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9/6/2009 - The Rev. Susan N. Blue - The Fourteenth Sunday After Pentecost

posted May 21, 2010, 6:41 PM by Unknown user   [ updated May 21, 2010, 6:41 PM by Terry Brady ]
“…And immediately his ears were opened, his tongue was released, and he spoke plainly…they were astounded beyond measure saying, ‘He has done everything well; he even makes the deaf to hear and the mute to speak…’”

In first century Judaism a physical affliction was evidence of the presence of evil. It is in this context that we hear the stories of Jesus’ healing ministry. Jesus healed both out of compassion and as a way of showing who he was and what we are called to do. Both are critical to his central message – to bring about the Kingdom of God. Consequently, Jesus did not set up a healing ministry or clinic in the cities – acting as a spiritual doctor to all and sundry. Each act of healing was significant far beyond the wellness of the individual.
For salvation to occur evil had to be exorcised and impediments to wholeness needed to be removed. Therefore, Jesus’ healing was both a statement of liberation and an icon for his followers in terms of action. Healing, therefore, lay at the heart of Jesus’ ministry and found its source in the heart of God.
There is a splendid irony for me that this is the gospel for this Sunday. On Monday I went into the city to see yet another foot specialist. His approach was interesting and gave me hope for the first time in many months. However, he does not take my insurance and surgery could be well beyond my ability to pay. Seems he also treated Patty Browning, wife of the former Presiding Bishop, just prior to their retirement to Oregon. He noted that he was raised as an Irish Catholic but now attends the Episcopal and Congregational churches. He commented: “I am hedging my bets.” As a result, he will take whatever my insurance gives him. Needless to say, my relief was palpable, and I only await a couple of tests to determine what comes next.
This is all happening in the context of the health care reform debate in this country. The extent to which it has gotten out of control is astonishing. As I rode home on the train I thought of the many people who do not have insurance or adequate health care and would not even have been able to walk into that doctor’s office. If healing and wholeness are at the heart of Jesus’ ministry how can we not find a way to provide adequate care for each and every person? Going further, how can we not assure that all of God’s children are fed, clothed and housed?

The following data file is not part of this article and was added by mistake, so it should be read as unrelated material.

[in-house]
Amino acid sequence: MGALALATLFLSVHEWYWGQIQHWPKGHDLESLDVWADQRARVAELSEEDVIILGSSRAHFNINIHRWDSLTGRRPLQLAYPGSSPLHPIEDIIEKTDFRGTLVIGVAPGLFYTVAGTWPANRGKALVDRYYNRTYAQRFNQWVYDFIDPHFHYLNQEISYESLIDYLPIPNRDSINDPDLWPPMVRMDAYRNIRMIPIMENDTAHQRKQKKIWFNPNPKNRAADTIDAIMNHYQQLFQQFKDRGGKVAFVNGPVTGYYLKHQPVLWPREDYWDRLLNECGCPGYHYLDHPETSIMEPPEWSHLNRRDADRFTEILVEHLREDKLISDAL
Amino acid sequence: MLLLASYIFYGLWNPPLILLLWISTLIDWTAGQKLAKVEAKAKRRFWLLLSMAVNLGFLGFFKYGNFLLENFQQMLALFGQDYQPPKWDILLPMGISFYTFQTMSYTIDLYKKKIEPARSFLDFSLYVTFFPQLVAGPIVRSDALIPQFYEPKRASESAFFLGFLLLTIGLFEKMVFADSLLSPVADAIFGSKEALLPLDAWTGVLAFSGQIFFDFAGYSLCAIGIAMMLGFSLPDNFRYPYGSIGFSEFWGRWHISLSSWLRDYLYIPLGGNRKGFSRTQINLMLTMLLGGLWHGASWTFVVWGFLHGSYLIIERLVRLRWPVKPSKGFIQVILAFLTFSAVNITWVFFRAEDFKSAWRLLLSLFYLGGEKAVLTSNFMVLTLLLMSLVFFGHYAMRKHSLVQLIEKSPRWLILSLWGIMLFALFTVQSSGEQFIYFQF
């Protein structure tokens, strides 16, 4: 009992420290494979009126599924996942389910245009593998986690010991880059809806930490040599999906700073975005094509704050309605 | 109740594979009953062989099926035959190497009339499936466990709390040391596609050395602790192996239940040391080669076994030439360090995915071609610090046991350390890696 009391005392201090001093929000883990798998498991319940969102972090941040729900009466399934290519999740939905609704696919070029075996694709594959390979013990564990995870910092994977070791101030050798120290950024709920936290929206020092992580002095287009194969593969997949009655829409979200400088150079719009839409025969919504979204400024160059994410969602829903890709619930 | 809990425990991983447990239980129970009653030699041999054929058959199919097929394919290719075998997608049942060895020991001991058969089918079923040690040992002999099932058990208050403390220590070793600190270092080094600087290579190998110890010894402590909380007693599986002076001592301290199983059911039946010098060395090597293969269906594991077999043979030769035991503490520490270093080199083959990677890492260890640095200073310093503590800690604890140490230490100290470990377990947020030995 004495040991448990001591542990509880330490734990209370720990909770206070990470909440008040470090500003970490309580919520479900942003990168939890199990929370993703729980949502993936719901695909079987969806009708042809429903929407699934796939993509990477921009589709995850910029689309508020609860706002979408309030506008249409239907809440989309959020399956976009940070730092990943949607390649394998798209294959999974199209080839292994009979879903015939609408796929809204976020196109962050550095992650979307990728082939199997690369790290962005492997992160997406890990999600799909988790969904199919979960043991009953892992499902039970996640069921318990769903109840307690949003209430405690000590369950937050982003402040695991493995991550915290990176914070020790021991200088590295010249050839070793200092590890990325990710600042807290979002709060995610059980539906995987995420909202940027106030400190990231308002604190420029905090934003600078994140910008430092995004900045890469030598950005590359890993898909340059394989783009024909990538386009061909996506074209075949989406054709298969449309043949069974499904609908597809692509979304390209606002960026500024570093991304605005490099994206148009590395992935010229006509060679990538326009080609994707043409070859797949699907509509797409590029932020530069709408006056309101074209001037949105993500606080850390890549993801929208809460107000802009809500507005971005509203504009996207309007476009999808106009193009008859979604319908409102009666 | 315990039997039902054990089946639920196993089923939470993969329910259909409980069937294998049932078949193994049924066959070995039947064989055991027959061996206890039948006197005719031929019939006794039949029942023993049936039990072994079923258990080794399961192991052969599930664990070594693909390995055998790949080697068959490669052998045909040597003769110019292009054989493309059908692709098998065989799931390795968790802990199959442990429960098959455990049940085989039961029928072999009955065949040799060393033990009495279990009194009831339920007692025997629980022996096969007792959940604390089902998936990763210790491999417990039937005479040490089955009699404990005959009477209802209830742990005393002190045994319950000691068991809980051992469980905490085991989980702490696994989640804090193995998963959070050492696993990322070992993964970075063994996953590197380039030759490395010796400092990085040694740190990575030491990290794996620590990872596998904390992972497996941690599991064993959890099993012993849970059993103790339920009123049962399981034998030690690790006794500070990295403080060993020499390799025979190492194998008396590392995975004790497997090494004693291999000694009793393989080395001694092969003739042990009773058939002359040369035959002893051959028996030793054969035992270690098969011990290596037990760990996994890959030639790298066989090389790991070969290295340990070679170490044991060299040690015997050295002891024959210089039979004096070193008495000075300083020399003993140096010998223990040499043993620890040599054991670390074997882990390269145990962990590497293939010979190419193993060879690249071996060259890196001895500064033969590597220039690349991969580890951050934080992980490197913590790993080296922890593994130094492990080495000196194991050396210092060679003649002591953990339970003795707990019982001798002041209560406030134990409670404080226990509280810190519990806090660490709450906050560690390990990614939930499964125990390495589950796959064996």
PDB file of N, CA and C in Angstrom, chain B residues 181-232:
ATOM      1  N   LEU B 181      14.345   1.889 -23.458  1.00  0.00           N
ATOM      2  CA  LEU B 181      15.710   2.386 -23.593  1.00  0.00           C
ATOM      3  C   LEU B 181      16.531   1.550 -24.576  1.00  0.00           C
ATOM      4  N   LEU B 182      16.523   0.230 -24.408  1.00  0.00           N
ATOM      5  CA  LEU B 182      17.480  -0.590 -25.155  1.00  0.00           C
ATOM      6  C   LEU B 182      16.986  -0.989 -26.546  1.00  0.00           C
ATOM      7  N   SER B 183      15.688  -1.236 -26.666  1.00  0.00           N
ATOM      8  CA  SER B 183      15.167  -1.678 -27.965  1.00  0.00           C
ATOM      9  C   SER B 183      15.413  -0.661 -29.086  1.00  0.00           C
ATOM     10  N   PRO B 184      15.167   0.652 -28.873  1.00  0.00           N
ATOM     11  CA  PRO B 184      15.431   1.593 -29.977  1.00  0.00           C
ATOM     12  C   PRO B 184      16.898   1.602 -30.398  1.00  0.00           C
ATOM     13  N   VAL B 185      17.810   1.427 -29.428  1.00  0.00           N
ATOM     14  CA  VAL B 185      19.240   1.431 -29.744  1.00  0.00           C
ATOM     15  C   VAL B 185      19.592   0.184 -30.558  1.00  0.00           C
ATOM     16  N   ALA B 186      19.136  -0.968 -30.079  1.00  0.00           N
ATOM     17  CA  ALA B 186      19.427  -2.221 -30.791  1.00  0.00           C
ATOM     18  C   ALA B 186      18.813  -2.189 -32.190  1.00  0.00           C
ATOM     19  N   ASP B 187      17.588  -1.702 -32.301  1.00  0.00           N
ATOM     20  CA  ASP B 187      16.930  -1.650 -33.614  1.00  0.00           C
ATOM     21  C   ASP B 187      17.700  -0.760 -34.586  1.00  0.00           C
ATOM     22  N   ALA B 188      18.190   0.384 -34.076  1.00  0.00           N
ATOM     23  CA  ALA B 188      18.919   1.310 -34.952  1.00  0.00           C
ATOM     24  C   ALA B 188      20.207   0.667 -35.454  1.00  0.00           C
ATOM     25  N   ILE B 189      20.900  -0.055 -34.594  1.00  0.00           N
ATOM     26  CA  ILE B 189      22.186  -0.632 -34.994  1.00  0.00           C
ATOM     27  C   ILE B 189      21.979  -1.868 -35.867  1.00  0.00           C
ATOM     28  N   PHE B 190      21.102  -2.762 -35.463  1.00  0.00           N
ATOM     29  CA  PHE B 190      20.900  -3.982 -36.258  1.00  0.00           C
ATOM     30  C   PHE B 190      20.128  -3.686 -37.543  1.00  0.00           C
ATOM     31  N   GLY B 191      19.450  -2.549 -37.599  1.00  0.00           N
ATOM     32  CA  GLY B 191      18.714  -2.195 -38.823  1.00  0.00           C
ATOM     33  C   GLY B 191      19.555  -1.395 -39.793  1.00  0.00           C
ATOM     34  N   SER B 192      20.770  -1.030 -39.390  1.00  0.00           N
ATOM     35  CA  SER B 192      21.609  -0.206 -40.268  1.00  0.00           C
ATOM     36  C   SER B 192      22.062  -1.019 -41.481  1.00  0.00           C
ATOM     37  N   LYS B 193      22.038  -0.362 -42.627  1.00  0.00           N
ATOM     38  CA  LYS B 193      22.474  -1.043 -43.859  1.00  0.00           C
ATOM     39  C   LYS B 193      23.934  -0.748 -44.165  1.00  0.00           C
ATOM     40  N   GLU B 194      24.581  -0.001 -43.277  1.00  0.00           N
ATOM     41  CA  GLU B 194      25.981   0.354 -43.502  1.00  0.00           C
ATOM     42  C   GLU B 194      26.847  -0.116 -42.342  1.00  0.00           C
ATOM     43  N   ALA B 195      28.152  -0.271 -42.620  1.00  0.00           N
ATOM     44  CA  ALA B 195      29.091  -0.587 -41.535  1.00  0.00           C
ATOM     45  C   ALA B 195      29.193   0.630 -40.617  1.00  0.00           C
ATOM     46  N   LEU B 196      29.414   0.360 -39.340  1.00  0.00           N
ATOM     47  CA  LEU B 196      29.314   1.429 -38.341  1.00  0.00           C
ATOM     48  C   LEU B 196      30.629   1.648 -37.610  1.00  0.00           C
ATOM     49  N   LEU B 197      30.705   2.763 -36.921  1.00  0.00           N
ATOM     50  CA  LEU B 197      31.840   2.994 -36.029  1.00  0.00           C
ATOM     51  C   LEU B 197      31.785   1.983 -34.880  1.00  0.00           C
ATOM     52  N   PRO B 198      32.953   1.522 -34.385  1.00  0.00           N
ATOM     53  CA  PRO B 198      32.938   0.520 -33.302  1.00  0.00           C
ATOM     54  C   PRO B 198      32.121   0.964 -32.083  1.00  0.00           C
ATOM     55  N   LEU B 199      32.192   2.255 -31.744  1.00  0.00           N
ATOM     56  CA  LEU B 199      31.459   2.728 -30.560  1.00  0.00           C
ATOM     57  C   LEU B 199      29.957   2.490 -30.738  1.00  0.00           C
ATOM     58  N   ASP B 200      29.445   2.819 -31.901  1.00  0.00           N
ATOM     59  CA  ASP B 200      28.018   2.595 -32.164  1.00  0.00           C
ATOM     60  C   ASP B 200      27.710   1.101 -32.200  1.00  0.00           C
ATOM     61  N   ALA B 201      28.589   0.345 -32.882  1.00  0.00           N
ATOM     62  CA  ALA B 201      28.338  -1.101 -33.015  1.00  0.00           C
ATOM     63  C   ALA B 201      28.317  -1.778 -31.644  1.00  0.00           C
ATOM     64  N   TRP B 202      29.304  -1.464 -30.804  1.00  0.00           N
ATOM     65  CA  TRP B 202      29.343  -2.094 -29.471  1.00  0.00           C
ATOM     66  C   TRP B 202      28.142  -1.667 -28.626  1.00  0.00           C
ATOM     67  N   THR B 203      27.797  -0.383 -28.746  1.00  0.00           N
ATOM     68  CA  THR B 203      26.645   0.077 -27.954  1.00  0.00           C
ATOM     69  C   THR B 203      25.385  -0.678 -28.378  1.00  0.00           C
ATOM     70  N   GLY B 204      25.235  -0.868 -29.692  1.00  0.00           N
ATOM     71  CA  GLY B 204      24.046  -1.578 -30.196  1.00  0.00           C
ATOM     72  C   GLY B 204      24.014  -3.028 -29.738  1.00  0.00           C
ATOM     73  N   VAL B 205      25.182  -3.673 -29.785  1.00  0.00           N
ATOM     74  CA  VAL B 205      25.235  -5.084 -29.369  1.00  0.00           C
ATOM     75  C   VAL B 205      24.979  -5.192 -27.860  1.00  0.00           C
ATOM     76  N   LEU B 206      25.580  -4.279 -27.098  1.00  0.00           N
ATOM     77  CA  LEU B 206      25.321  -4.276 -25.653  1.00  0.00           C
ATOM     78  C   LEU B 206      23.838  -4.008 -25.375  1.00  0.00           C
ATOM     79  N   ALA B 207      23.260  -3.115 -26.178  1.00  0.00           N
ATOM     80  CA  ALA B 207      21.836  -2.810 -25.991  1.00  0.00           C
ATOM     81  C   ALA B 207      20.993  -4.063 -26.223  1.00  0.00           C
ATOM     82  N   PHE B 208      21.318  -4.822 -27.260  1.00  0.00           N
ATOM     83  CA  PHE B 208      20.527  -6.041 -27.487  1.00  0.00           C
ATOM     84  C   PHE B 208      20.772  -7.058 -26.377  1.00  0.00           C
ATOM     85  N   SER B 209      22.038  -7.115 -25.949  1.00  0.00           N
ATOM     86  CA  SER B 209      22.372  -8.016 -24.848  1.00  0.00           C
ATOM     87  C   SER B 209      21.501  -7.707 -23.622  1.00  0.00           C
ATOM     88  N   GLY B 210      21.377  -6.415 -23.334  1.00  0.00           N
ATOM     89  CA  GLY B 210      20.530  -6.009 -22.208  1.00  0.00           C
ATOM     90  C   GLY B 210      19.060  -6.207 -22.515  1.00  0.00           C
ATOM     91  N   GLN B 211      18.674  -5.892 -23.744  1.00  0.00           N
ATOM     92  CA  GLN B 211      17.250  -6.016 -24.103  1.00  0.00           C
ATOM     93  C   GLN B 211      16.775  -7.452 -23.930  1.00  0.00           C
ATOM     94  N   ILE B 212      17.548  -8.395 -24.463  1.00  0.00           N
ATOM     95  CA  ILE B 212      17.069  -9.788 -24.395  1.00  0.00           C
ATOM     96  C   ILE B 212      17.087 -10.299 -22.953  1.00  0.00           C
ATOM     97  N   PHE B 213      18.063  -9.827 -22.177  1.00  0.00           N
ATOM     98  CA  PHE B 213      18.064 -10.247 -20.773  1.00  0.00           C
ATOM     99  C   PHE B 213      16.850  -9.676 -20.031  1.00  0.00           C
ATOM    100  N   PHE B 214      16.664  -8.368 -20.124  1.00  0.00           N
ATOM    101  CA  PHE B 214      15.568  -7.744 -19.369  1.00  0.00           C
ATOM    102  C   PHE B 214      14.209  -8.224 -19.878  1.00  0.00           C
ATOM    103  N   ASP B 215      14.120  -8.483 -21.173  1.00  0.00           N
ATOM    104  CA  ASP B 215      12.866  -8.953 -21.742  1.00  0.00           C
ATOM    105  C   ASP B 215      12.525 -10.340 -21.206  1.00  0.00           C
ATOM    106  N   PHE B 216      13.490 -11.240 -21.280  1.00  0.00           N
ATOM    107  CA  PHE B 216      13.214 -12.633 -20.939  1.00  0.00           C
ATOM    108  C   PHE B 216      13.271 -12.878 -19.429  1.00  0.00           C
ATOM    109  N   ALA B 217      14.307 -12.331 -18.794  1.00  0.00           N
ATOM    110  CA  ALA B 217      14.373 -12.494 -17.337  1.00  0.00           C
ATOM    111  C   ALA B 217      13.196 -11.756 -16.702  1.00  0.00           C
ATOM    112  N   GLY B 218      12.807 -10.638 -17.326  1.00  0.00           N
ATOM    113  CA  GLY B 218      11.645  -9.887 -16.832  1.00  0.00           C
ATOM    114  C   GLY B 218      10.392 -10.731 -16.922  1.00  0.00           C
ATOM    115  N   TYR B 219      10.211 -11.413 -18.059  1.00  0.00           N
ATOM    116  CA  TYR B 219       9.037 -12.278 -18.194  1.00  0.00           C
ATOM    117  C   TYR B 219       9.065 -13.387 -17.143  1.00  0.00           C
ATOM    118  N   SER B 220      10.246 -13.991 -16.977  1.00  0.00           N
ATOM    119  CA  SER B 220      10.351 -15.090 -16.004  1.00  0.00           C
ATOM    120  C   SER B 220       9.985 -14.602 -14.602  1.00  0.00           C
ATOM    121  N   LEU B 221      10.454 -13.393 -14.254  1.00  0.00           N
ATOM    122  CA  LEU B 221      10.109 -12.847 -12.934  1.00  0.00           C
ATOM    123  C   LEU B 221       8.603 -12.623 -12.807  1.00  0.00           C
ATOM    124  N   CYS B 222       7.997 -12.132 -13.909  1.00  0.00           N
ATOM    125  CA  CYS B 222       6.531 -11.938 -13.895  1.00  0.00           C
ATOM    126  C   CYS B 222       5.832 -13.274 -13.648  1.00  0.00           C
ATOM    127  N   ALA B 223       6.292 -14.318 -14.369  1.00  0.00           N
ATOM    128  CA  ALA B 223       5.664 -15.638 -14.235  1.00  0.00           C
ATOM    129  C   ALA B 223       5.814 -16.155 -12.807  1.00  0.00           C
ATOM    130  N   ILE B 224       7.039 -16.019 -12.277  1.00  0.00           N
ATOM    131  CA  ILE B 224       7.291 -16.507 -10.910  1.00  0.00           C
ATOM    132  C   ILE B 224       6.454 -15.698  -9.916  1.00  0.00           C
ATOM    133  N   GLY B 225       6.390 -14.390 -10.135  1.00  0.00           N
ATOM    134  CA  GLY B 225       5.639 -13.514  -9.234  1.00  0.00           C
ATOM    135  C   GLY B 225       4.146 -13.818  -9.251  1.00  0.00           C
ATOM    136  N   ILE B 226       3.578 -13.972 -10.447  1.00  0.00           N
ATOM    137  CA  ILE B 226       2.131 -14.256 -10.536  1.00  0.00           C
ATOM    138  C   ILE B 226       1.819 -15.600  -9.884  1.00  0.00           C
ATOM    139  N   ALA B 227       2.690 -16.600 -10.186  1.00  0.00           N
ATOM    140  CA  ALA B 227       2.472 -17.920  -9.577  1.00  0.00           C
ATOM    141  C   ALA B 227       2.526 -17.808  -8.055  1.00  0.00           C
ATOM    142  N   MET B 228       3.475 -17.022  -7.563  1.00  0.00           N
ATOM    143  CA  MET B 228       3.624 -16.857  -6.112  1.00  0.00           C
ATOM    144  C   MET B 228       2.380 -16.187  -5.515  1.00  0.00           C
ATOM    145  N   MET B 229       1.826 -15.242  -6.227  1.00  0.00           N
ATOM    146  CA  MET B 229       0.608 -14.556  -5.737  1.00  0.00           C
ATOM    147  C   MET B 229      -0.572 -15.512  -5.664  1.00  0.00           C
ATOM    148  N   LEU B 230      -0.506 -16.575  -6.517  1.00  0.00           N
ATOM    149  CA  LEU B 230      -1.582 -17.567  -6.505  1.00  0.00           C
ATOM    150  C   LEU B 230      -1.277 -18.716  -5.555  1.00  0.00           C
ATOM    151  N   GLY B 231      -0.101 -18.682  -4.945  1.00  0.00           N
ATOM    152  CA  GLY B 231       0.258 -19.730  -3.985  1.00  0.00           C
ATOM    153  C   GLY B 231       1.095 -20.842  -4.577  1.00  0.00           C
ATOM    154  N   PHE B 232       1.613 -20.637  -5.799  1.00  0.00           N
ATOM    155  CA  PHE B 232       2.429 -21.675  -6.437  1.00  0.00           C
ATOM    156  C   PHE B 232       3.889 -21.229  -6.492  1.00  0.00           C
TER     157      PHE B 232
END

The politicizing of basic human needs shows us to be a country with little concern for anyone except ourselves. It would be wrong, however, to over simplify what is a very complex problem. Still we are charged by our faith, to work together to find viable solutions.
The Episcopal Church has joined with the Jewish Council for Public Affairs, Sojourners, The National Council of Churches in Christ, and Catholics in Alliance for the Common Good in attempts to mobilize supporters of health care reform and to correct the rampant misinformation that exists around it.
I learned in New York City that, privileged as I am, I still could have to forego top quality care because of my financial situation. Very few people are fully immune. Our efforts here at St. Margaret’s to feed and care for the homeless as well as our participation in other outreach and justice initiatives lie at the heart of our faith and at the heart of the Gospel.
In Mark’s Gospel this morning, Jesus exorcises the demon from the daughter of a Gentile woman and opens the ears of a deaf man. The latter was brought to Jesus by the man’s friends, again affirming that the event, though done in private, was communal and important for the entire community. Jesus says: “Ephphatha, be opened.” He says it to the deaf man, to the disciples and to us. We heard in the Gospel for last Sunday that we are defiled by what comes out of us, not what we take in. Here we are challenged to examine what blocks us internally. What inside each of us and inside our community needs to be opened so that we can hear and act more effectively? Think of those things that keep us from hearing – those things that we think, feel, dream and fantasize about. We are to identify them and take them to Jesus for forgiveness. Jesus wants health and wholeness for all of God’s people, not perfection!
Removing blocks to hearing is not an unmitigated blessing. It allows us to hear the voice of God, but it also lets us hear the cries of those in need. When our filters are removed, we can truly hear. We are then no longer able to stand mutely by – we must act.
Jesus says to each of us as he touches our ears and our mouths: “Ephphatha, be opened.” What do we need to be opened in ourselves, here at St. Margaret’s and in our community? AMEN
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